Intro by Skip Cohen
Going back at least 4-5 years ago, I finally got to sit in an entire day of Bev and Tim Walden’s program. In fact, it was at the Marathon summer get-together, MAP. In the past I’m always catching them on the run at a convention, and never had more than a few minutes to spend with them. They were terrific, and I found myself thinking about each nugget of wisdom they shared.
One of the best was how you relate to your clients. They’re not coming just for a portrait sitting, but the experience! And it’s not a portrait you’re creating but a family heirloom to be passed down to future generations.
Wander over to the Walden Photography website, and you’ll see some of the industry’s most stunning portraiture. Personally, their black and white work is my favorite. Each image captures the personalities of the subjects.
As we slowly return to a level of normalcy, think about Bev’s point in today’s post. How can you make yourself stand out from the competition and consistently exceed client expectations!
By Beverly Walden
Zig when others zag…the incredibly inspiring story of RH (formerly Restoration Hardware).
Wisdom in the retail industry over the last few years would say, “Don’t expand or move into more expensive retail spaces, especially when selling high-end furniture and home accessories.”
RH did just the opposite, expanding its stores into free-standing, larger-than-life, beautifully outfitted concepts with restaurants, wine bars, coffee shops, and a staffed designer gallery within the store.
Sounds backwards with most retail stores suffering because of Amazon and now, the economy and Covid! And RH is navigating some rocky times right now, but that is not stopping the CEO of RH, Gary Friedman, from thinking ahead to a bright future with big plans.
They started a few years ago by expanding their typical mall 6,000 square feet stores to 60,000 square feet and they often located them in historic buildings. The showrooms allowed the public to not only see furniture as they shopped but to personally experience what a lifestyle of luxury felt like, if only for an hour or two.
Here is their description of the West Palm Beach experience:
“Our four-story, 80,000-square-foot design gallery blurs the lines between residential and retail, indoors and outdoors, home and hospitality. Experience the striking mural installation by contemporary artist, RETNA. Dine-in a dramatic skylit rooftop restaurant with French antique black-and-white marble floors, 16-foot-tall birds of paradise and trickling fountains. Enjoy a handcrafted coffee or glass of wine from our wine vault, pantry, and espresso bar while you experience RH Interiors, RH Modern, RH Baby & Child, and RH TEEN. Explore our estate gardens and rooftop park showcasing our collections of RH Outdoor. Interact in the Design Atelier with our professional interior designers, who can help reimagine your space, and conceptualize a fresh and inspiring way to live.”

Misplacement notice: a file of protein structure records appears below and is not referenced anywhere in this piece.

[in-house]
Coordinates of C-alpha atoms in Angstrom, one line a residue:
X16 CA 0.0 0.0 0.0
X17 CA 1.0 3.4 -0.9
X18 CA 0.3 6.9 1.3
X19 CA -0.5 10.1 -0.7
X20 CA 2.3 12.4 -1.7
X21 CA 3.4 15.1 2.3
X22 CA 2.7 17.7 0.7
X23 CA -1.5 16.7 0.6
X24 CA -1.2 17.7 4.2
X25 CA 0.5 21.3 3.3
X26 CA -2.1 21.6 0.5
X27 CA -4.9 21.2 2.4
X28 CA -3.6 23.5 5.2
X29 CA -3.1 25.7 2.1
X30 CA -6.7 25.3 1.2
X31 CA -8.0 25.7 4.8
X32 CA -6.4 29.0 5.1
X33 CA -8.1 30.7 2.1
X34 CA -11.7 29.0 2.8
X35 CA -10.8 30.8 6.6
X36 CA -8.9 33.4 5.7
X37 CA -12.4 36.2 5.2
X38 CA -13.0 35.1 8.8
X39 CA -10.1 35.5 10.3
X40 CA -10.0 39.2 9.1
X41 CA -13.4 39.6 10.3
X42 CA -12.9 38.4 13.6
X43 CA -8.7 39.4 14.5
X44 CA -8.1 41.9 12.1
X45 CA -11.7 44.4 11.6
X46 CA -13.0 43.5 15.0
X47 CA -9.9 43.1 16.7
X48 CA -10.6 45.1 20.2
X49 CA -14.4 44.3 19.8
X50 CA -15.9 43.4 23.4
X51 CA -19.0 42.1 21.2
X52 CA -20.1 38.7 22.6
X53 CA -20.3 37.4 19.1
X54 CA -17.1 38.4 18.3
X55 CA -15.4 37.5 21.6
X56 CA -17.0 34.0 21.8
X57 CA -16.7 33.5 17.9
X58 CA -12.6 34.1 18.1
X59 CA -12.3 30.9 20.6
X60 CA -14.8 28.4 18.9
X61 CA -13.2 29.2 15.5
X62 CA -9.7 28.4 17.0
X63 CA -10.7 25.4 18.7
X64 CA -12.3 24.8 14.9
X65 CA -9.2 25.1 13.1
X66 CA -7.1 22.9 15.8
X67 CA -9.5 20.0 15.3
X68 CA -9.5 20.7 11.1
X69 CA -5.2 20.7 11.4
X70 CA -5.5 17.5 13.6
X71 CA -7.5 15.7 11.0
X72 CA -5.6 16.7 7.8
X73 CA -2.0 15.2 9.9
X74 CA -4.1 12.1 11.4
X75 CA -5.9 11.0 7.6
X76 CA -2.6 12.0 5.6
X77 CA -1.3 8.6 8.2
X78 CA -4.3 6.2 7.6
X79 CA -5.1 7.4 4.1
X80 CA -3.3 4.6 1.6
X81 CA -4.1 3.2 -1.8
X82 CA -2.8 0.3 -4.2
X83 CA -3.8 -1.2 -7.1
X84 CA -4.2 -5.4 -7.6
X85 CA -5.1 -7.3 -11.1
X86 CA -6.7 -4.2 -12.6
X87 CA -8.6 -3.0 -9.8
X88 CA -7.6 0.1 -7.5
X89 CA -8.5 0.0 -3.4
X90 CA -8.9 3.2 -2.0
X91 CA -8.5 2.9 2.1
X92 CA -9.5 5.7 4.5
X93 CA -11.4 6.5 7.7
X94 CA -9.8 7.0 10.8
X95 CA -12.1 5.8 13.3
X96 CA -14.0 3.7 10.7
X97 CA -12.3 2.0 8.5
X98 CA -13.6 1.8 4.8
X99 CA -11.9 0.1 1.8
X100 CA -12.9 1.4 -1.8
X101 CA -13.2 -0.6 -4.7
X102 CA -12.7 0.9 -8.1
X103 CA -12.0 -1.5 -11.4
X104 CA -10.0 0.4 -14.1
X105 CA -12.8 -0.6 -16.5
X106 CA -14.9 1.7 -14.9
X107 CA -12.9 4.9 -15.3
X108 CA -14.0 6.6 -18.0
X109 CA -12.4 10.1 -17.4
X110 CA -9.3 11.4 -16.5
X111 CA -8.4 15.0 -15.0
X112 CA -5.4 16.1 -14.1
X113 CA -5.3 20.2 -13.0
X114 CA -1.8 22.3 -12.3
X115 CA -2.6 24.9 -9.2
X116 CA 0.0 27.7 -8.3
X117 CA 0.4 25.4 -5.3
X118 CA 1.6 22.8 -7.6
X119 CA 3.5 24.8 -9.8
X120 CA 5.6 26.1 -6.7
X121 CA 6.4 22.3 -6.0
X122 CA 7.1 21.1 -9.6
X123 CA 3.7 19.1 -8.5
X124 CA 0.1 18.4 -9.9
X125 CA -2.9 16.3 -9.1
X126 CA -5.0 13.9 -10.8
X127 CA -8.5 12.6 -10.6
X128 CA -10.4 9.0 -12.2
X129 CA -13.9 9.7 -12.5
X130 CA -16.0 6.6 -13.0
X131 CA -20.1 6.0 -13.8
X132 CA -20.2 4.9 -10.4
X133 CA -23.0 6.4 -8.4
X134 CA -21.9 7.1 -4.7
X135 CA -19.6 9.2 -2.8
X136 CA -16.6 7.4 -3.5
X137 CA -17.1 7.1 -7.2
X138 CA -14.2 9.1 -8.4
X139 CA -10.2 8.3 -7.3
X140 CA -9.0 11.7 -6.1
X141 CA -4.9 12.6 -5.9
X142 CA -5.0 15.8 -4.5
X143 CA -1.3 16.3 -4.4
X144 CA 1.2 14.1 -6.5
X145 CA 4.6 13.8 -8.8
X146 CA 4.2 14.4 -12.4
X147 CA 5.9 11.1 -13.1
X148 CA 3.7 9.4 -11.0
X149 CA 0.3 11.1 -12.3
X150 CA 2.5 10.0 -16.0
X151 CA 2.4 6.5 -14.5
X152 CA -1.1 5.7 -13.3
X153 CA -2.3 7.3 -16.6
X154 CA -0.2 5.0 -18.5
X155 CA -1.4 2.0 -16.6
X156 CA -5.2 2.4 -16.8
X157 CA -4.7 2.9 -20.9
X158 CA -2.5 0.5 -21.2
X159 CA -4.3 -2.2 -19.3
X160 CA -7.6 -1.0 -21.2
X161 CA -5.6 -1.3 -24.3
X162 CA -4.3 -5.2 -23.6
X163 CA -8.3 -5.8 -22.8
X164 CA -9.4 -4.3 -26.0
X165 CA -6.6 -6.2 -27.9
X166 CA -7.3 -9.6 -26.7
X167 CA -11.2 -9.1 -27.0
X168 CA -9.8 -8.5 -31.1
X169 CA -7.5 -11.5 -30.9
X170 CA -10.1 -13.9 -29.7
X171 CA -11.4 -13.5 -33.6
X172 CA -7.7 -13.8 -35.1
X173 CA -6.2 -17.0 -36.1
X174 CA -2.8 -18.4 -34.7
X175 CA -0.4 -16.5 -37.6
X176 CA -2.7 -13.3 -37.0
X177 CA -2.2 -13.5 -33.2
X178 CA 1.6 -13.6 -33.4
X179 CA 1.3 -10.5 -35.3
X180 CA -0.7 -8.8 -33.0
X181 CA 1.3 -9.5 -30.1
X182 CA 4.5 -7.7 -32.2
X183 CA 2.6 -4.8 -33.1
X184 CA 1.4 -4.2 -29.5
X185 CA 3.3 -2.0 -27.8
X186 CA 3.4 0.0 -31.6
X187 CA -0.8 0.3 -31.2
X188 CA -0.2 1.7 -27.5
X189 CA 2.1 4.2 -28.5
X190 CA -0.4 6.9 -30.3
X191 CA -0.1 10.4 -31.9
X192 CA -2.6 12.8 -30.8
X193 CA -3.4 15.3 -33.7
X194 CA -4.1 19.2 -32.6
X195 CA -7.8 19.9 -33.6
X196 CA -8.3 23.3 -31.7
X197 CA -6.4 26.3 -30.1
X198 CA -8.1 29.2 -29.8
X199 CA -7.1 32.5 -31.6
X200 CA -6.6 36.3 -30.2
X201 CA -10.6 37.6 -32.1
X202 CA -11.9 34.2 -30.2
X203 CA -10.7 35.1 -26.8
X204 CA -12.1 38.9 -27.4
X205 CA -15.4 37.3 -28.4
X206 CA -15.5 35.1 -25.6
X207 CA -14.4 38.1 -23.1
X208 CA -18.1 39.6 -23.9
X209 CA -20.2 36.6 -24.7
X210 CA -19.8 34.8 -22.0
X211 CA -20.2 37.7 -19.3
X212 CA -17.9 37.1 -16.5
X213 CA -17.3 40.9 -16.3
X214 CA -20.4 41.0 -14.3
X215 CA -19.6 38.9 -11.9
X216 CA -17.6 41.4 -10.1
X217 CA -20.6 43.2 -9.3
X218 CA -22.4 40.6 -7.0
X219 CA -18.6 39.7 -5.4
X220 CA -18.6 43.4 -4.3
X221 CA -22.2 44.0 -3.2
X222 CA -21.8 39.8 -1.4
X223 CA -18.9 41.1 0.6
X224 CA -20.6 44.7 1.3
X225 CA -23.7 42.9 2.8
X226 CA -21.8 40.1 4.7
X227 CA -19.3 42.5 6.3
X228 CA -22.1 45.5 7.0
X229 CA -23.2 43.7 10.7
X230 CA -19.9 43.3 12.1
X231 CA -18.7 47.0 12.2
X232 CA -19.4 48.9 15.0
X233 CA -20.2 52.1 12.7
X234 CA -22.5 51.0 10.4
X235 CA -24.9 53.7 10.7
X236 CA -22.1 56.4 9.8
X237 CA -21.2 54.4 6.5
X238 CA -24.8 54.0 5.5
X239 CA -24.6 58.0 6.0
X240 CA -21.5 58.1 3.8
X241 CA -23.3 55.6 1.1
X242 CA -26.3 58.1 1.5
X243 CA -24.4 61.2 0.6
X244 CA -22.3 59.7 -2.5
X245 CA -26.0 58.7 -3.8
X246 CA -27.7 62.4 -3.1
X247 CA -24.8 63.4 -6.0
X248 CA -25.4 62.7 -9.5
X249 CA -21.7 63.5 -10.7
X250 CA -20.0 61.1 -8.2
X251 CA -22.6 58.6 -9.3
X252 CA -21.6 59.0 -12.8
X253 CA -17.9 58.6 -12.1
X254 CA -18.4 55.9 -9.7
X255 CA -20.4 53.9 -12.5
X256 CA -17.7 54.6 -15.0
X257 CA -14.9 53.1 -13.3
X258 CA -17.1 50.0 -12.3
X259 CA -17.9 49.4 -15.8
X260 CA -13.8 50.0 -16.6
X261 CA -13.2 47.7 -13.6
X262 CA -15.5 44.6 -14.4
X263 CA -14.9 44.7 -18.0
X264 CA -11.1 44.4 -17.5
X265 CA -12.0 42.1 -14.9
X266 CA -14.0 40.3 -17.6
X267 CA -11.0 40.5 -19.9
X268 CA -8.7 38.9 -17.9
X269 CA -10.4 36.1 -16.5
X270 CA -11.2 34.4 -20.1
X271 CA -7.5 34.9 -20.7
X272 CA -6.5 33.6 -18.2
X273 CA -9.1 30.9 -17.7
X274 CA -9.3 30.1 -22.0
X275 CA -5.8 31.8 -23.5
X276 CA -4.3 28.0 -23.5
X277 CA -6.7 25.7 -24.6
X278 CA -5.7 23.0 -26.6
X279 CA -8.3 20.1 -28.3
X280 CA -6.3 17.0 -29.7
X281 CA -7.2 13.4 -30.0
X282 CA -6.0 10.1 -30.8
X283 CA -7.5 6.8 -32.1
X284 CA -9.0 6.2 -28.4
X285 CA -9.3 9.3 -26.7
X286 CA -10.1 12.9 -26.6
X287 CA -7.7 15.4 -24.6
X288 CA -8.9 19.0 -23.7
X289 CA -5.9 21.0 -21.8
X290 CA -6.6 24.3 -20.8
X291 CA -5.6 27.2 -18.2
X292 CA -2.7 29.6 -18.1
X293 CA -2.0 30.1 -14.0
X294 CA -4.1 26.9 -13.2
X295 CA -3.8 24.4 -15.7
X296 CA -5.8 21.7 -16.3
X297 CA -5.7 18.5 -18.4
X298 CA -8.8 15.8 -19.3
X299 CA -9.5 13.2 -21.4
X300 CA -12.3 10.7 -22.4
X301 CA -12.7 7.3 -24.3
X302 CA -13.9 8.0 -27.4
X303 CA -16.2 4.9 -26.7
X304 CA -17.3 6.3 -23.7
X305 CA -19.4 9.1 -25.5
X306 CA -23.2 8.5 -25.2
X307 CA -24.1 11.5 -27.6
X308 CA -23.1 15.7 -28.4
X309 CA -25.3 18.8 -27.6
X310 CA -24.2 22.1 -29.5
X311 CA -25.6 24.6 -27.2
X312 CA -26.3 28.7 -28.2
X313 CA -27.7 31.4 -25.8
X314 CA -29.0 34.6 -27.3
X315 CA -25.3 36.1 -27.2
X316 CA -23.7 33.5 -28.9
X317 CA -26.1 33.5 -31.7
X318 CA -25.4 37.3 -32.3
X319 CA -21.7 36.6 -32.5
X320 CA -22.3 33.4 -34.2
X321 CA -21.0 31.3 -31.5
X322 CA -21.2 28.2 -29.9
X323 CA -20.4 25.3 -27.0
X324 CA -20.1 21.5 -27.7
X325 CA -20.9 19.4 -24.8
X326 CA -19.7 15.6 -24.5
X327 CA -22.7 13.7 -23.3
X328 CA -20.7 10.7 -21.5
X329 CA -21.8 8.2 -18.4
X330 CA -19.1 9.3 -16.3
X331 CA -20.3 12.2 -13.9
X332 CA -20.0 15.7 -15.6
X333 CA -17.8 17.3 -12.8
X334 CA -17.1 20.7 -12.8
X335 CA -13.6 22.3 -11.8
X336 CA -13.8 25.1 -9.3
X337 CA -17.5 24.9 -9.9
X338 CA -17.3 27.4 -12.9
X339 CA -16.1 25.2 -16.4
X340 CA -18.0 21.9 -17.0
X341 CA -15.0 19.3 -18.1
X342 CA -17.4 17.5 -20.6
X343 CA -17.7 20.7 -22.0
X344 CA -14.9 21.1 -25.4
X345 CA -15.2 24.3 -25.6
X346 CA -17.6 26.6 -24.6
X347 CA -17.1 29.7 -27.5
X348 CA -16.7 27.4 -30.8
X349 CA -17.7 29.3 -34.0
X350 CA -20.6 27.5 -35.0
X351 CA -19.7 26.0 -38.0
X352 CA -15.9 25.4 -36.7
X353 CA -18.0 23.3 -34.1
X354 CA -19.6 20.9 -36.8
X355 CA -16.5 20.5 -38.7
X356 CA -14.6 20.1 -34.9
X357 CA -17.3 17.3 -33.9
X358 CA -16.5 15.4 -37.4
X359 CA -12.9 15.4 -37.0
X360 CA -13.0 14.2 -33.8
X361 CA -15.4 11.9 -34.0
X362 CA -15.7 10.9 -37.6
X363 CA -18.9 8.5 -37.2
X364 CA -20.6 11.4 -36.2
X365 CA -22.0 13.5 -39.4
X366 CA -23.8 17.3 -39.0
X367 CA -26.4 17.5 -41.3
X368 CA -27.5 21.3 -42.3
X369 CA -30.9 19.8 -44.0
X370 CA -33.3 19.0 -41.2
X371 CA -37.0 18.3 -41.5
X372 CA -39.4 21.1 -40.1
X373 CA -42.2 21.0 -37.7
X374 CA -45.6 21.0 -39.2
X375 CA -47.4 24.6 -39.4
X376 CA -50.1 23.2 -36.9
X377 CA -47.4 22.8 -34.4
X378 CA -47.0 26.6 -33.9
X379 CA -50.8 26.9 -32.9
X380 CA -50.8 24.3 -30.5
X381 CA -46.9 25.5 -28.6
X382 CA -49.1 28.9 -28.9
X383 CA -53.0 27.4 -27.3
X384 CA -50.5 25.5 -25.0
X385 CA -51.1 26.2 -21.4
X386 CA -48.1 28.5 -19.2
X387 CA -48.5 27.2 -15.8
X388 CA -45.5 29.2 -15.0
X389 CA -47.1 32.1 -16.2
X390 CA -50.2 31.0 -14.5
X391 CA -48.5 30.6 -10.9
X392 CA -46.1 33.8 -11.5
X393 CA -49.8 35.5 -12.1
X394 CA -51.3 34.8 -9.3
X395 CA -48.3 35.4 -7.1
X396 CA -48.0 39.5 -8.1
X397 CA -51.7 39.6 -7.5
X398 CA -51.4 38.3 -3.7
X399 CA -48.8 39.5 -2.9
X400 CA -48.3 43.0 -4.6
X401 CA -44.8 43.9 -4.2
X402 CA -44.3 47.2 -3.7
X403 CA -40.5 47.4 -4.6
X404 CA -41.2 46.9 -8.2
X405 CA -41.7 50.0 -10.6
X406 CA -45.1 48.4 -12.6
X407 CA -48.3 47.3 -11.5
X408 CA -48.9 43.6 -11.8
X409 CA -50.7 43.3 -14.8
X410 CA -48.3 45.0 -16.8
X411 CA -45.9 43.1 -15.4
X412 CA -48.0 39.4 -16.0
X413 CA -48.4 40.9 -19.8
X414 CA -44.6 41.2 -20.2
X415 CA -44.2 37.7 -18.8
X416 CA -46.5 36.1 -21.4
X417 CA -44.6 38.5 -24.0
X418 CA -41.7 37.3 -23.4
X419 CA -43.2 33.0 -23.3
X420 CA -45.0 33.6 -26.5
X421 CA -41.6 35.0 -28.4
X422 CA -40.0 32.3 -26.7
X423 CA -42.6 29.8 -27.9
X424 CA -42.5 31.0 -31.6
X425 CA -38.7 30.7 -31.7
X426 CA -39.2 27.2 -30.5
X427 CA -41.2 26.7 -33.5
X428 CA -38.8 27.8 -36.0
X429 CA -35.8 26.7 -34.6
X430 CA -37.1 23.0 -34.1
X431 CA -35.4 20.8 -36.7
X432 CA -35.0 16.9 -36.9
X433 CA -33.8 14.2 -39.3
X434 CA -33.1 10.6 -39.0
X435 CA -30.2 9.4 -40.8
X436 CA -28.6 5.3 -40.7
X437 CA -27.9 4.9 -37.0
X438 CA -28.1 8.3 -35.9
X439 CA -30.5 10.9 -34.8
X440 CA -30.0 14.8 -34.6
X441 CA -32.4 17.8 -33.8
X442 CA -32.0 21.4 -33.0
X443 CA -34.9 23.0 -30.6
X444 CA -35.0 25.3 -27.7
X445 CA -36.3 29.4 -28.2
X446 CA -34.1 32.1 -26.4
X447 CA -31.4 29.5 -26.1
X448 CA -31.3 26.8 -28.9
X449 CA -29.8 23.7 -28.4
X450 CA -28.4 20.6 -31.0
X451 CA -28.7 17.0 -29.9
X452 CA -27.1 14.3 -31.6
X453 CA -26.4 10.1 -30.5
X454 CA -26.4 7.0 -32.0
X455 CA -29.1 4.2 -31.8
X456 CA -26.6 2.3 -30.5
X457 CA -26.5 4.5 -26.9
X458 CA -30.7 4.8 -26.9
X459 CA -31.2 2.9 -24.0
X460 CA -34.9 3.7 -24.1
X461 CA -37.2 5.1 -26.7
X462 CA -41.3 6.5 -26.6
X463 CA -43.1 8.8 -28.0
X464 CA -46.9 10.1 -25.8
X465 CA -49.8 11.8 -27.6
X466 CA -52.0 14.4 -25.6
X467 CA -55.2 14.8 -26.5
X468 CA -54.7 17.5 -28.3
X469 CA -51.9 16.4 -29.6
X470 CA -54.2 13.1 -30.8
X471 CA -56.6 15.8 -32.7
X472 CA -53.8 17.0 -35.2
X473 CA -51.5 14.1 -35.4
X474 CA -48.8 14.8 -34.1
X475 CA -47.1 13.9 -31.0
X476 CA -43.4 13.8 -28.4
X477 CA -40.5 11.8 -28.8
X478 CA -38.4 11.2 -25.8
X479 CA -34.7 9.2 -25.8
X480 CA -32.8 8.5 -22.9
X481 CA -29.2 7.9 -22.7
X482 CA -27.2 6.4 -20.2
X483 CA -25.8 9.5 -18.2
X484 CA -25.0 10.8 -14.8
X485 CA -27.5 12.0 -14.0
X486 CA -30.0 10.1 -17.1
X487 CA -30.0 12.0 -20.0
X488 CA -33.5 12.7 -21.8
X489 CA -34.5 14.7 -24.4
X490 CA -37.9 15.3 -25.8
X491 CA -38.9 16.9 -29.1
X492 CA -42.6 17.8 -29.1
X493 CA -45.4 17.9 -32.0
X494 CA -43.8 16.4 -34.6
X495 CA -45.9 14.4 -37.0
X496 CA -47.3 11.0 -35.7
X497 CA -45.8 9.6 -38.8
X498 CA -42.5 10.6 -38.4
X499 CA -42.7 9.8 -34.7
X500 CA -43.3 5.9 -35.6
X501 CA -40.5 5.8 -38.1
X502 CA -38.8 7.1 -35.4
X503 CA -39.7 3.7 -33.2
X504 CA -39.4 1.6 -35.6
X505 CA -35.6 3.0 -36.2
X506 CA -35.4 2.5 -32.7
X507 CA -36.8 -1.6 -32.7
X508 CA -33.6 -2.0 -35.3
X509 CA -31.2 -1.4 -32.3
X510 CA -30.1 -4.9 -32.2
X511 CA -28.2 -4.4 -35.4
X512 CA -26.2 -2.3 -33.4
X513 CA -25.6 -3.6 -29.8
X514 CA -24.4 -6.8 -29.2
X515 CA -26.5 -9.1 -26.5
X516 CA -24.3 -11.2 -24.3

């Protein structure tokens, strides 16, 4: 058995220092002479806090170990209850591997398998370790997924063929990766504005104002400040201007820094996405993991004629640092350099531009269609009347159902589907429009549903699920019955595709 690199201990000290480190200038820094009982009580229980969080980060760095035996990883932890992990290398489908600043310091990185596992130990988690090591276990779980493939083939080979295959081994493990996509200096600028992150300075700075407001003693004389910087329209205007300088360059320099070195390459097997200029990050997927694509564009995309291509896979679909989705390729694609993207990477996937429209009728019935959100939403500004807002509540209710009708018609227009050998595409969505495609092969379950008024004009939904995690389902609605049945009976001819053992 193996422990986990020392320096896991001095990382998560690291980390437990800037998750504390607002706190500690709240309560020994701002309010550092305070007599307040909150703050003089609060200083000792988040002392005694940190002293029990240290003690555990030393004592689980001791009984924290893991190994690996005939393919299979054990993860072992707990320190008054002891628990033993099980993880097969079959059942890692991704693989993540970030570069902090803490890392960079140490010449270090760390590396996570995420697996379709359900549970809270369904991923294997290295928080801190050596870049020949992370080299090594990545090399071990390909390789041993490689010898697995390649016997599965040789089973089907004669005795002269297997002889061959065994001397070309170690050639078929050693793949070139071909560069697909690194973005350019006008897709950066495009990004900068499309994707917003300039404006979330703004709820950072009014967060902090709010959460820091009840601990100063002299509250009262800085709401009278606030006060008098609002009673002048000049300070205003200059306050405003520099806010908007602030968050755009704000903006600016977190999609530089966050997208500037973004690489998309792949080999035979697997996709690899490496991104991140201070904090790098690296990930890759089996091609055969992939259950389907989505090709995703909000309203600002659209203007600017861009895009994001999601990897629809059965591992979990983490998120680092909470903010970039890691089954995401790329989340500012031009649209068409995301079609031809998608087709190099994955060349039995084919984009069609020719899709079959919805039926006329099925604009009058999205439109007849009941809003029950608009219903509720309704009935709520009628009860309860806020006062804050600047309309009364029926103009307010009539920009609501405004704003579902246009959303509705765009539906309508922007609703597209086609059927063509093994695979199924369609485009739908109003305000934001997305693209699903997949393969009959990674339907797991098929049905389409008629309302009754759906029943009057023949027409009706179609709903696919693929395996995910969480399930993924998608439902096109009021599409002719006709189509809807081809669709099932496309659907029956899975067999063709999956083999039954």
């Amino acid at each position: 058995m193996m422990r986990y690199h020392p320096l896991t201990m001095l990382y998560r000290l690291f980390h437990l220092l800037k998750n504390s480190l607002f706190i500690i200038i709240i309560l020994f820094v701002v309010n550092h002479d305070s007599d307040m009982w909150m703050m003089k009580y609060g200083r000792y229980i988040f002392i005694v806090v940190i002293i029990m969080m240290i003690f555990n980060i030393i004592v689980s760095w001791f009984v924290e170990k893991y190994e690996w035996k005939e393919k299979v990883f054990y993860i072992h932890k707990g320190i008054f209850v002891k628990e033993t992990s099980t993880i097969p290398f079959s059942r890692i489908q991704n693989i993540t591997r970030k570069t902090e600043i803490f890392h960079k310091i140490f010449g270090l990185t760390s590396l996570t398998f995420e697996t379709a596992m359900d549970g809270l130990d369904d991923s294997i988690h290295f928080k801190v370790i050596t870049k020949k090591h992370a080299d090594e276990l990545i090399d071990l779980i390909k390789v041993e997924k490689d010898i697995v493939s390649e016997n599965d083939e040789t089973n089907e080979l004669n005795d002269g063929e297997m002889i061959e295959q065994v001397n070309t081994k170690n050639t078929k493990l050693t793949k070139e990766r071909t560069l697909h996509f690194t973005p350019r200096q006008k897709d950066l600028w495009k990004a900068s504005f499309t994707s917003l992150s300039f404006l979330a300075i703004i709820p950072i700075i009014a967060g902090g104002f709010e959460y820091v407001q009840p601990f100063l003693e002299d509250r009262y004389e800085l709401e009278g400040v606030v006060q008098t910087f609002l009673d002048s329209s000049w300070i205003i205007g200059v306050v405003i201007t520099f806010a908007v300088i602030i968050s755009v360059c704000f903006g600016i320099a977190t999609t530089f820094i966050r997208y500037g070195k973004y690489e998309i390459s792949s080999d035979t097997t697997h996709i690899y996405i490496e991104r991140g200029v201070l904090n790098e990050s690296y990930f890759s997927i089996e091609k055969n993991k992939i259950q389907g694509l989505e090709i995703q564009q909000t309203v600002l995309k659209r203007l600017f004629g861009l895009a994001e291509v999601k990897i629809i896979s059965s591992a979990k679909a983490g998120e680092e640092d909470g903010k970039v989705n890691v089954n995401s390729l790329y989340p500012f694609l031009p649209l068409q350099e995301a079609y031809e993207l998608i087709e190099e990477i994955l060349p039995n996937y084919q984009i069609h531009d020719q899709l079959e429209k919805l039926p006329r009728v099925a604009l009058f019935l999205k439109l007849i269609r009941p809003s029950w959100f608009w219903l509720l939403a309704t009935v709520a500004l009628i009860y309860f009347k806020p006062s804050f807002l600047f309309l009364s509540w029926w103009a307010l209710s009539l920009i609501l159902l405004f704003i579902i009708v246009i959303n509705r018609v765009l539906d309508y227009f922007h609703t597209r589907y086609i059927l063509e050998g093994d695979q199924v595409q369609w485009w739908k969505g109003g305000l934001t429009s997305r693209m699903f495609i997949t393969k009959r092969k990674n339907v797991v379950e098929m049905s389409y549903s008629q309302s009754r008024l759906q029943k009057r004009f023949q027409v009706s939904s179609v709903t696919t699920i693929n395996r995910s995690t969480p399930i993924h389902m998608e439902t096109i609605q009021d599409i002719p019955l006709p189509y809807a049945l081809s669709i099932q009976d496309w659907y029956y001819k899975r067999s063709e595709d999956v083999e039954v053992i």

Their thought was that people are visual and what they see is what they think about.
These showrooms are luxury on steroids with bubbling fountains, lots of natural light flowing in, chandeliers and the finest materials on the furniture…and an afternoon of relaxation all while sipping on a glass of fine wine…at a furniture store? HUH?
RH is becoming more of a lifestyle brand…and more than just a furniture store as it continues to evolve, adding RH Modern, RH Outdoor, RH Baby+Child, RH Ski House and RH Beach House, each a sub-brand.
Gary Friedman, the CEO and visionary behind RH, says, “Our focus on elevating the RH brand by building architecturally inspiring spaces that blur the lines between residential and retail, indoors and outdoors, home and hospitality with seamlessly integrated restaurants and services, have rendered our brand more valuable while creating a customer experience that cannot be replicated online. Our dominant physical presence combined with our integrated multi-channel platform that generates over a billion dollars online will continue to enable the RH brand to disrupt the highly fragmented luxury home furnishings market, and take share for years to come.”
Many people go just for the experience! Count me in!
I share this story to get your creative juices flowing. What can we do to create an experience like no other studio? How can we think differently? And how can it elevate us as artists and entrepreneurs?